Turning to the figures, FIG. 1 is a front perspective view of one embodiment of the invention, showing a spray cooling system module 100 (also referred to as a “spray module”), with housing 102, first housing end 102 c, and base 101. The base may or may not be considered part of the spray module, depending on the specific application and embodiment of the invention. Although not shown in FIG. 1, some applications of this invention which may involve differing bases or definitions of when a base is or is not included as part of the housing may include a surface from which heat is to be transferred which is the top of an integrated circuit chip, the top of a package for an integrated circuit chip, a cold plate or a heat spreader; and each of these may be configured with or without surface heat spreaders or other enhancements to alter the heat transfer characteristics at that surface.

FIG. 1 further illustrates housing 102 with a first housing side 102 a and a second housing side 102 b, coolant inlet 104 and coolant inlet coupling 103 around coolant inlet 104. Coupling 103 may be bonded or glued within the aperture in the housing 102 where it is located. As discussed below in more detail, the module housing 102 may be manufactured in one or more pieces and then interconnected during assembly, and assembled with a separate or integral first end 102 c and second end (not shown in FIG. 1). The base 101 may be attached to the housing 102, or the housing 102 pieces together in any one of a number of ways, with no one in particular being required to practice this invention. For instance the housing 102 may be bonded or glued to the base 101. The housing 102 and other components shown in FIG. 1 may also be made out of a wide variety of materials, such as aluminum based materials and/or copper based materials or alloys.

FIG. 2 is a rear perspective view of the embodiment of the invention illustrated in FIG. 1, illustrating spray module or spray cooling system module 100, base 101, housing 102 with a first housing side 102 a and a second housing side 102 b, coolant inlet 104, coolant inlet coupling 103 around coolant inlet 104, and coolant outlet 105 for routing coolant liquid and coolant vapor out of the module for re-processing or disposal. As is discussed in further detail below, it is preferred to route coolant in the liquid phase out of the module and a pre-determined amount of coolant in the vapor phase back through the re-circulation: conduit for re-introduction into the cooling conduit, wherein a liquid/vapor separator may be utilized, as set forth more fully below.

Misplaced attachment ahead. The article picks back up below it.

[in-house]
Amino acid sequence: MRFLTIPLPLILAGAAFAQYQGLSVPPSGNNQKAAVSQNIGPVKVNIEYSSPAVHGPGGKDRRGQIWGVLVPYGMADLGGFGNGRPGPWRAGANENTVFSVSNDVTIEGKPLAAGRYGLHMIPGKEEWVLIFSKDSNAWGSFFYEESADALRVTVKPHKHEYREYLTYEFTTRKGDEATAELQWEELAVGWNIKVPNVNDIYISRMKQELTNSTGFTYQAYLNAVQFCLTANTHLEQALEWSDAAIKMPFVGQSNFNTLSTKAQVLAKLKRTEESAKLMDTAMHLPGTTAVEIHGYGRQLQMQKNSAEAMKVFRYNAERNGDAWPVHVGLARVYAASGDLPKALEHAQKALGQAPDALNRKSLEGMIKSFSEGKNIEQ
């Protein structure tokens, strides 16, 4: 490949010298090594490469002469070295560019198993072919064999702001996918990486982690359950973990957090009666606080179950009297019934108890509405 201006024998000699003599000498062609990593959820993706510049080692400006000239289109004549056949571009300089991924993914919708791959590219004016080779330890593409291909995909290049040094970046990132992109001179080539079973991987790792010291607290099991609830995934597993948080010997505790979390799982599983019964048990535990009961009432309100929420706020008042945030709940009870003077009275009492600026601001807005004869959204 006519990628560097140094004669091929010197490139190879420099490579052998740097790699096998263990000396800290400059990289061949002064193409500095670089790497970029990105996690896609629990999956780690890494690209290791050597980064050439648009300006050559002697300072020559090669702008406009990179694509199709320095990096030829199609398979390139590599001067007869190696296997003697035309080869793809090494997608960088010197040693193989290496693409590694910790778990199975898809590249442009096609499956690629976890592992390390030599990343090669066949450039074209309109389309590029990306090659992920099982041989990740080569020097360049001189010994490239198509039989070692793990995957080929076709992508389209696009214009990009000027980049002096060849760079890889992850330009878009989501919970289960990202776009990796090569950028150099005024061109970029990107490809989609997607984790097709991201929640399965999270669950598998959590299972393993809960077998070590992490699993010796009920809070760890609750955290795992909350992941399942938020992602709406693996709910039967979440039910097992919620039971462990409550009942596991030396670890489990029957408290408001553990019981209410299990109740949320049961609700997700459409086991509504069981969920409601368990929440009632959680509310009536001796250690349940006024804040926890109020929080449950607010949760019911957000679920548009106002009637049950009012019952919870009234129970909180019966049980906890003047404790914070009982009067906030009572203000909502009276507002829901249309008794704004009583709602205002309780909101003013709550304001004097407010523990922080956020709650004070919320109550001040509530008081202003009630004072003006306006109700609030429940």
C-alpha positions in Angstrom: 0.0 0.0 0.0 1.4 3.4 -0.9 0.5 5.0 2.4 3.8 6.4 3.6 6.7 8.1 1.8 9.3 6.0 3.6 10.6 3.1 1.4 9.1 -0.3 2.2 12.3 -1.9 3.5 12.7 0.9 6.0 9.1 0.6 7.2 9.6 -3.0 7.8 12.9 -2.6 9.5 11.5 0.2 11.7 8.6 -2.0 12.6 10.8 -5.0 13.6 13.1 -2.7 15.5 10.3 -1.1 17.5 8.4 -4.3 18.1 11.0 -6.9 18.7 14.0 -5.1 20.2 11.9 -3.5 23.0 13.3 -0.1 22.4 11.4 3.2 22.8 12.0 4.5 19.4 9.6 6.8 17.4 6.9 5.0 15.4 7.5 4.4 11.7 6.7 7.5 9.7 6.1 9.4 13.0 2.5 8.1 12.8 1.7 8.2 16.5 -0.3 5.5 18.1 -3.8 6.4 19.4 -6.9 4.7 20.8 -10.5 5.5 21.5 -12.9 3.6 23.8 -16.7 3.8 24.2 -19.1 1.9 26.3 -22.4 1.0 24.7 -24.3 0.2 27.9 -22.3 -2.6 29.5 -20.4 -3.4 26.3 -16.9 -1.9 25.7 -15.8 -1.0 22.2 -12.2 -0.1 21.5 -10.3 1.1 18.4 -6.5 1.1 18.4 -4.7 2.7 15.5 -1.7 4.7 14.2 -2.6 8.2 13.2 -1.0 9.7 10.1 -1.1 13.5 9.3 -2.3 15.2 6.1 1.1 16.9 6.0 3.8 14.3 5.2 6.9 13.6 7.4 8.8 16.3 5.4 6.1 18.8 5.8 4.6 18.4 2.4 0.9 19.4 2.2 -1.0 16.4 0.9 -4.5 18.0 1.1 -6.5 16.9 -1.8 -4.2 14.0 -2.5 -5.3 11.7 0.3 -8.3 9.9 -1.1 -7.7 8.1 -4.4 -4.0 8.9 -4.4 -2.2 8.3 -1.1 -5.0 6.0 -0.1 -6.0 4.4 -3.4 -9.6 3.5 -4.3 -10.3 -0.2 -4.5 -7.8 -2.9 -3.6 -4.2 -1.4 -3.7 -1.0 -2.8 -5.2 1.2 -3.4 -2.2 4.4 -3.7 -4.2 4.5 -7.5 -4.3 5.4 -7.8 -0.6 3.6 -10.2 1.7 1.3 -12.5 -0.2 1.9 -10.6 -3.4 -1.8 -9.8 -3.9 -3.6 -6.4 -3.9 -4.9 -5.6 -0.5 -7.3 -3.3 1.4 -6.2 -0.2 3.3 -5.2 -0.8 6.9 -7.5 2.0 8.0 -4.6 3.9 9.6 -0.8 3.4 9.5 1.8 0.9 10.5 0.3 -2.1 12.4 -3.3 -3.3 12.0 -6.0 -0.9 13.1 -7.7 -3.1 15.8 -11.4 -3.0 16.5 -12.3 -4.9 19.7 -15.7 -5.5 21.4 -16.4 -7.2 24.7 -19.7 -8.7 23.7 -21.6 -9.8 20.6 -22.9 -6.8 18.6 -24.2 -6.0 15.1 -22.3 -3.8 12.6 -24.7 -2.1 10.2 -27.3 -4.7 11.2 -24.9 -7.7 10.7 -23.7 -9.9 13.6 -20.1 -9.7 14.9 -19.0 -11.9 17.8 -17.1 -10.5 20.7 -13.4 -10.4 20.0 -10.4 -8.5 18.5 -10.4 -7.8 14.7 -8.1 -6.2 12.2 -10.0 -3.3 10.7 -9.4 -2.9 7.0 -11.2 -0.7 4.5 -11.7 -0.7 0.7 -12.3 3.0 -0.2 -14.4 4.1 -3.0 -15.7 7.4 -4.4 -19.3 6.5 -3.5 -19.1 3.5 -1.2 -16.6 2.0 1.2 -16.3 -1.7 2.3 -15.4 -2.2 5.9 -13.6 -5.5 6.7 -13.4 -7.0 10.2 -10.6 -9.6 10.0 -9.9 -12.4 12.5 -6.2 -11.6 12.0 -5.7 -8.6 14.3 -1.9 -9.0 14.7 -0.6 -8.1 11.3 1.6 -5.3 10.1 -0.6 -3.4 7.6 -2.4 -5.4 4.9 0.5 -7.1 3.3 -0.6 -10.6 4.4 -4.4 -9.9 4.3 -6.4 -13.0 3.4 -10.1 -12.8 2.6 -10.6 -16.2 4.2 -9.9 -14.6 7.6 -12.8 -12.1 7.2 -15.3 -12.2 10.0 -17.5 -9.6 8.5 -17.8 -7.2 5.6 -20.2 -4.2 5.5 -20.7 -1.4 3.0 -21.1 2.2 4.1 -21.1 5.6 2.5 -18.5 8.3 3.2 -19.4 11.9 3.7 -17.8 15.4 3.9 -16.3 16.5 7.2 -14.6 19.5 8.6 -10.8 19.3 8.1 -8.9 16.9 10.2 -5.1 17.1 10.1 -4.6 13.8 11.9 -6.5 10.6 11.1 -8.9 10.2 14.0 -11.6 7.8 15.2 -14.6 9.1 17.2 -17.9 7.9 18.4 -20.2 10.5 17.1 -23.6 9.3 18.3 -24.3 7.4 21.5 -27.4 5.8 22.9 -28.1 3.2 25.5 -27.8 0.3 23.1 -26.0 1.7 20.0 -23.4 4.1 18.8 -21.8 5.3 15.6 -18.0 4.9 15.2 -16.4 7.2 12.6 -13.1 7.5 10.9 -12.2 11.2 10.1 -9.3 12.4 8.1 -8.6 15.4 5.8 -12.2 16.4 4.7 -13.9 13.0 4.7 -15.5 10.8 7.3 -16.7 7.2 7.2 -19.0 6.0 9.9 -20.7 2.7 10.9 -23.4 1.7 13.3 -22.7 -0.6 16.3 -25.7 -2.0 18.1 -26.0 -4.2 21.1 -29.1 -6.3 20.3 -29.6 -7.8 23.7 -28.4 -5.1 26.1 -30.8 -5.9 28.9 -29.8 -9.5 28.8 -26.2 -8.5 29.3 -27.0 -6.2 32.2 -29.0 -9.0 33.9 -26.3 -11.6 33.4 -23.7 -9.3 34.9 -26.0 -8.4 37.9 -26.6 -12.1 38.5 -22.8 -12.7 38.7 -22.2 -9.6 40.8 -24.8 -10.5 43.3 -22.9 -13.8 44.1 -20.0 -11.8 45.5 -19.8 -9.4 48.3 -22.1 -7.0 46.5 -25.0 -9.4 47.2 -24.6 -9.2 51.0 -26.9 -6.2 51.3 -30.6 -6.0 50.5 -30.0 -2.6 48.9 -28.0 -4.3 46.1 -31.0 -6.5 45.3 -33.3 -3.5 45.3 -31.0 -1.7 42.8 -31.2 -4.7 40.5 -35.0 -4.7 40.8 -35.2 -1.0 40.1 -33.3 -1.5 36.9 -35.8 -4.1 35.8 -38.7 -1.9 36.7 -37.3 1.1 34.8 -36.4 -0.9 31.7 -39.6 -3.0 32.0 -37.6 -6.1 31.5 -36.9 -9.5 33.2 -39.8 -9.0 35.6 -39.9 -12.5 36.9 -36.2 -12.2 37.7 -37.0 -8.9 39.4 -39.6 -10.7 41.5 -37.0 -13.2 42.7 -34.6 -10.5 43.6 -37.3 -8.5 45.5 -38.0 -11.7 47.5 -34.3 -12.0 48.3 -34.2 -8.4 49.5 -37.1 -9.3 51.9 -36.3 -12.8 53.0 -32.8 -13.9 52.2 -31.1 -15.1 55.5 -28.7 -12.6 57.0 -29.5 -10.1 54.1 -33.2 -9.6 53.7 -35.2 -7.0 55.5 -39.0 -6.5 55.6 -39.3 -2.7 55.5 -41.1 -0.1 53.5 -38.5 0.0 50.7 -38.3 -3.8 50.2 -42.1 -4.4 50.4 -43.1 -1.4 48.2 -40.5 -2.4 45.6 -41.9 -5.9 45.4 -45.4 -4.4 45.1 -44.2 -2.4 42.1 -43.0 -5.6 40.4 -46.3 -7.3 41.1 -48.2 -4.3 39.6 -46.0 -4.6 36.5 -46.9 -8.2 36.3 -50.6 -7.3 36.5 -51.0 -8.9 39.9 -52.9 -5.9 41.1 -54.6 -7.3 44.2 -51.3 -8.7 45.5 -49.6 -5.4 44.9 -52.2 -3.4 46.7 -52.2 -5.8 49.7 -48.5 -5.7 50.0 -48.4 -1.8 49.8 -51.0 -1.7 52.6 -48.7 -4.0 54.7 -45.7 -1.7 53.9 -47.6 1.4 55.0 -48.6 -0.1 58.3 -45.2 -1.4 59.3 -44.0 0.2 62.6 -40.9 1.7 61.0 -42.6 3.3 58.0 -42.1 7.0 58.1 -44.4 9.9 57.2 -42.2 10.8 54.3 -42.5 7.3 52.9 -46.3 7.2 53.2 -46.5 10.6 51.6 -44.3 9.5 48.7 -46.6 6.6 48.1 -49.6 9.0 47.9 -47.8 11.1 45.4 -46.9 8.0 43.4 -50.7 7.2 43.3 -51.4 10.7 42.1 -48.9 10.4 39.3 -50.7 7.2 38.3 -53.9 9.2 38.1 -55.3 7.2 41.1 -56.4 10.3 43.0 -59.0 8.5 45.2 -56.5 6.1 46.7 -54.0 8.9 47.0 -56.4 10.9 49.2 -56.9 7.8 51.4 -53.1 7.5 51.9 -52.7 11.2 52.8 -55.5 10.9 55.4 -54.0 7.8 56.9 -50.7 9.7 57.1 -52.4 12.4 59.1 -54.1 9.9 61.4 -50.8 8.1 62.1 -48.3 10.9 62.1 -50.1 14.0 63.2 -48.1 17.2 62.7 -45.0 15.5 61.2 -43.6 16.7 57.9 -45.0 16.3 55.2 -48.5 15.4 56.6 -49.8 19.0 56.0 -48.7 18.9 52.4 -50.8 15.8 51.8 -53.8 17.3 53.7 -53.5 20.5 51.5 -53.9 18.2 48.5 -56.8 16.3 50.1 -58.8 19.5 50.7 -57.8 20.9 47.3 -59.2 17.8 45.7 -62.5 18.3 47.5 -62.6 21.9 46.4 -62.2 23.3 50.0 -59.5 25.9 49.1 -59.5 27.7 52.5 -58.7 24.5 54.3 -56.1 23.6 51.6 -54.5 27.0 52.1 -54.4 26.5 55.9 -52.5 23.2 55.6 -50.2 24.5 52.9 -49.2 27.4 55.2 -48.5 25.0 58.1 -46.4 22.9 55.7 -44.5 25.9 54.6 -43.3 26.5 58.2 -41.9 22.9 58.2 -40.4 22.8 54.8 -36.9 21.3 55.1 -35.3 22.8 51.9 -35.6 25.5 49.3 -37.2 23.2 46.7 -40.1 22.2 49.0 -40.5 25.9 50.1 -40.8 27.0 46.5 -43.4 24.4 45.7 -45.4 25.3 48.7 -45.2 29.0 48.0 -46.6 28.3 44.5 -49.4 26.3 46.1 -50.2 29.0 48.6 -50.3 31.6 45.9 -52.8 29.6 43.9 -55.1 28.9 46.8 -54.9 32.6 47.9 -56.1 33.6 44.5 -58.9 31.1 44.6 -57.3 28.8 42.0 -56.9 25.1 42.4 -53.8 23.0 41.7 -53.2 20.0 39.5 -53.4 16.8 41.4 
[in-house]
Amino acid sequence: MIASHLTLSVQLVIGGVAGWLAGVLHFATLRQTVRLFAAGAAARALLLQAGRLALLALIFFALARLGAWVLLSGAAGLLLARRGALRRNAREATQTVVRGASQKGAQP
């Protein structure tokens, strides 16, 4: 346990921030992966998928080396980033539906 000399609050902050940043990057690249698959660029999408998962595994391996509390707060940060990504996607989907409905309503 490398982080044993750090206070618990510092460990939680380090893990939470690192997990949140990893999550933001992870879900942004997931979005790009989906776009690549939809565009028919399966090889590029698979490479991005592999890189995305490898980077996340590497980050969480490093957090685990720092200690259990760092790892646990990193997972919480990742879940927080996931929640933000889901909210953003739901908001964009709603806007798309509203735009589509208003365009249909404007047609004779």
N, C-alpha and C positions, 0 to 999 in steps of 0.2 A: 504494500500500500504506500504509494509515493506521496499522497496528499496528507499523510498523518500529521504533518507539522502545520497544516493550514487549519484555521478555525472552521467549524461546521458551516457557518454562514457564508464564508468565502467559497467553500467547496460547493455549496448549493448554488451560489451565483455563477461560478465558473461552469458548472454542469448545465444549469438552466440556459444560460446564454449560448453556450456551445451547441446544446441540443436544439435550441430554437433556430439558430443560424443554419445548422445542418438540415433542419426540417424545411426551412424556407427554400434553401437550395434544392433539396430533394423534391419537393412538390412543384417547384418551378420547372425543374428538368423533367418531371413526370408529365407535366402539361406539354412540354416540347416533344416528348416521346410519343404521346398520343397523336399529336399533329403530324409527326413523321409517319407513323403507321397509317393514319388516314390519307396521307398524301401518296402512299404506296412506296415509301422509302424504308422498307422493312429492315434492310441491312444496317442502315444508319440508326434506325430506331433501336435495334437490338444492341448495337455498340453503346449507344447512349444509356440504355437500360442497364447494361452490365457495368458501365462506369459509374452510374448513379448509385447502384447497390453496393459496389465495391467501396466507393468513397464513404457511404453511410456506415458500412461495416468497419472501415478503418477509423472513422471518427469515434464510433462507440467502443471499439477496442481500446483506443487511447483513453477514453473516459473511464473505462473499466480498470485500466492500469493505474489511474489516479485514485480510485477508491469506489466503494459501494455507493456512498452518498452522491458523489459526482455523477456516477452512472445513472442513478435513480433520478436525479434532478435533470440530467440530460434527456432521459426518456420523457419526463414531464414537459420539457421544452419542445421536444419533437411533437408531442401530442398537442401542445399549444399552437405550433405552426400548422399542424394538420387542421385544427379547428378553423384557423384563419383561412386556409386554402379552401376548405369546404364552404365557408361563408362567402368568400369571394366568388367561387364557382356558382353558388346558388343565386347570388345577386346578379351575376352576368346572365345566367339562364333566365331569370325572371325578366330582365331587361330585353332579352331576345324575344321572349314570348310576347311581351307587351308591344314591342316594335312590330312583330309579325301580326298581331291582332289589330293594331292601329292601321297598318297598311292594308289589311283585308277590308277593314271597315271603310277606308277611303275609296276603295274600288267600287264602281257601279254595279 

FIG. 3 is a rear side elevation view of the embodiment of the invention illustrated in FIG. 1, illustrating spray module or spray cooling system module 100, base 101, housing 102, coolant inlet coupling 103 and coolant outlet 105. It will be appreciated by those of ordinary skill in the art that the specific dimensions of any given embodiment of the invention will vary based on the application; however in order to give one example of a scale, the following dimensions are given: dimension 113 may be two and three-quarter inches, dimension 112 may be seven-tenths of an inch, dimension 110 may be 3.51 inches, dimension 111 may be one-quarter of an inch, and with inlet radius 114 being 0.14 inches.

FIG. 4 is an end view of the embodiment of the invention illustrated in FIG. 1, illustrating spray module or spray cooling system module 100, base 101, housing 102, coolant inlet coupling 103, first housing end 102 c, and coolant inlet 104. It will be appreciated by those of ordinary skill in the art that the specific dimensions of any given embodiment of the invention will vary based on the application; however in order to give one example of a scale and consistent with those given relative to FIG. 3, dimension 117 may be 1.57 inches and dimension 118 may be two and one-half inches.

FIG. 5 is a front perspective view of the base 101 of the invention illustrated in FIG. 1, illustrating the cooled surface 121, which may also be referred to as the surface from which heat is to be transferred or extracted. FIG. 5 shows a groove 120 in the base 101 configured to receive the housing 102 (not shown in FIG. 5), although it will be appreciated by those of ordinary skill in the art that a groove is not required to seat the housing or to practice the invention.